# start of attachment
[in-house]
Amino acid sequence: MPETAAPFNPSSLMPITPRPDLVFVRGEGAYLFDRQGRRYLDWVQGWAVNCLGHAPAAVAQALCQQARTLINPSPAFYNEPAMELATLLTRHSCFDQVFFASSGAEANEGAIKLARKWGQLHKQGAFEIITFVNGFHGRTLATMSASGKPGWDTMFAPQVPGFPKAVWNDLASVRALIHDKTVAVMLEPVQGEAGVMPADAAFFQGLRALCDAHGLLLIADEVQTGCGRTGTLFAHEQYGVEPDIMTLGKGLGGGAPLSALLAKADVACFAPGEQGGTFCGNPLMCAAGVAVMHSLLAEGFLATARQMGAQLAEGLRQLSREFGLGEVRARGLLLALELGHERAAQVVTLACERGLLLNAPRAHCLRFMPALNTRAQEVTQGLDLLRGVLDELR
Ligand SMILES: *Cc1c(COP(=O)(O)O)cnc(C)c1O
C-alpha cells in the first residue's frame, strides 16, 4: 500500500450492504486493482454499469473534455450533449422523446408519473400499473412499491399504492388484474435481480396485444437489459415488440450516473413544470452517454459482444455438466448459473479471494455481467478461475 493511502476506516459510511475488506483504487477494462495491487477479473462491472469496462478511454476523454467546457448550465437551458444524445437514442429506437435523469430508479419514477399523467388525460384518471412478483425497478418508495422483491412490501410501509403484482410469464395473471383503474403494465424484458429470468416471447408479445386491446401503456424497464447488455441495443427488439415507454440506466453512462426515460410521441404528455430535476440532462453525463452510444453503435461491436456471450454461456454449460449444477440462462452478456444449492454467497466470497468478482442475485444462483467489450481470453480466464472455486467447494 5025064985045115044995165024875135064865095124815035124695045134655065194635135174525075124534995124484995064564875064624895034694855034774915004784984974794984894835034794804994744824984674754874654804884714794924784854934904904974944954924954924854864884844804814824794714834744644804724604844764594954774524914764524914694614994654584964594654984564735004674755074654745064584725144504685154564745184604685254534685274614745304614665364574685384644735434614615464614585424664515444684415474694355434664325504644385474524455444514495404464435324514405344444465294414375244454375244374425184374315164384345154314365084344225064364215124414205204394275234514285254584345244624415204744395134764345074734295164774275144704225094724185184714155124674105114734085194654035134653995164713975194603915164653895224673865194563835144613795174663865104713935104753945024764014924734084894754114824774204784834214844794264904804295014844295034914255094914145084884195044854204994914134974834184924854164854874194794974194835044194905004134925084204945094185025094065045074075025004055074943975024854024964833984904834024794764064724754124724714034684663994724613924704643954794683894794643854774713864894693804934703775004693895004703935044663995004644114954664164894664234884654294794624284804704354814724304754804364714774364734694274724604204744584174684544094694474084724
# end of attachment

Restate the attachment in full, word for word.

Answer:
[in-house]
Amino acid sequence: MPETAAPFNPSSLMPITPRPDLVFVRGEGAYLFDRQGRRYLDWVQGWAVNCLGHAPAAVAQALCQQARTLINPSPAFYNEPAMELATLLTRHSCFDQVFFASSGAEANEGAIKLARKWGQLHKQGAFEIITFVNGFHGRTLATMSASGKPGWDTMFAPQVPGFPKAVWNDLASVRALIHDKTVAVMLEPVQGEAGVMPADAAFFQGLRALCDAHGLLLIADEVQTGCGRTGTLFAHEQYGVEPDIMTLGKGLGGGAPLSALLAKADVACFAPGEQGGTFCGNPLMCAAGVAVMHSLLAEGFLATARQMGAQLAEGLRQLSREFGLGEVRARGLLLALELGHERAAQVVTLACERGLLLNAPRAHCLRFMPALNTRAQEVTQGLDLLRGVLDELR
Ligand SMILES: *Cc1c(COP(=O)(O)O)cnc(C)c1O
C-alpha cells in the first residue's frame, strides 16, 4: 500500500450492504486493482454499469473534455450533449422523446408519473400499473412499491399504492388484474435481480396485444437489459415488440450516473413544470452517454459482444455438466448459473479471494455481467478461475 493511502476506516459510511475488506483504487477494462495491487477479473462491472469496462478511454476523454467546457448550465437551458444524445437514442429506437435523469430508479419514477399523467388525460384518471412478483425497478418508495422483491412490501410501509403484482410469464395473471383503474403494465424484458429470468416471447408479445386491446401503456424497464447488455441495443427488439415507454440506466453512462426515460410521441404528455430535476440532462453525463452510444453503435461491436456471450454461456454449460449444477440462462452478456444449492454467497466470497468478482442475485444462483467489450481470453480466464472455486467447494 5025064985045115044995165024875135064865095124815035124695045134655065194635135174525075124534995124484995064564875064624895034694855034774915004784984974794984894835034794804994744824984674754874654804884714794924784854934904904974944954924954924854864884844804814824794714834744644804724604844764594954774524914764524914694614994654584964594654984564735004674755074654745064584725144504685154564745184604685254534685274614745304614665364574685384644735434614615464614585424664515444684415474694355434664325504644385474524455444514495404464435324514405344444465294414375244454375244374425184374315164384345154314365084344225064364215124414205204394275234514285254584345244624415204744395134764345074734295164774275144704225094724185184714155124674105114734085194654035134653995164713975194603915164653895224673865194563835144613795174663865104713935104753945024764014924734084894754114824774204784834214844794264904804295014844295034914255094914145084884195044854204994914134974834184924854164854874194794974194835044194905004134925084204945094185025094065045074075025004055074943975024854024964833984904834024794764064724754124724714034684663994724613924704643954794683894794643854774713864894693804934703775004693895004703935044663995004644114954664164894664234884654294794624284804704354814724304754804364714774364734694274724604204744584174684544094694474084724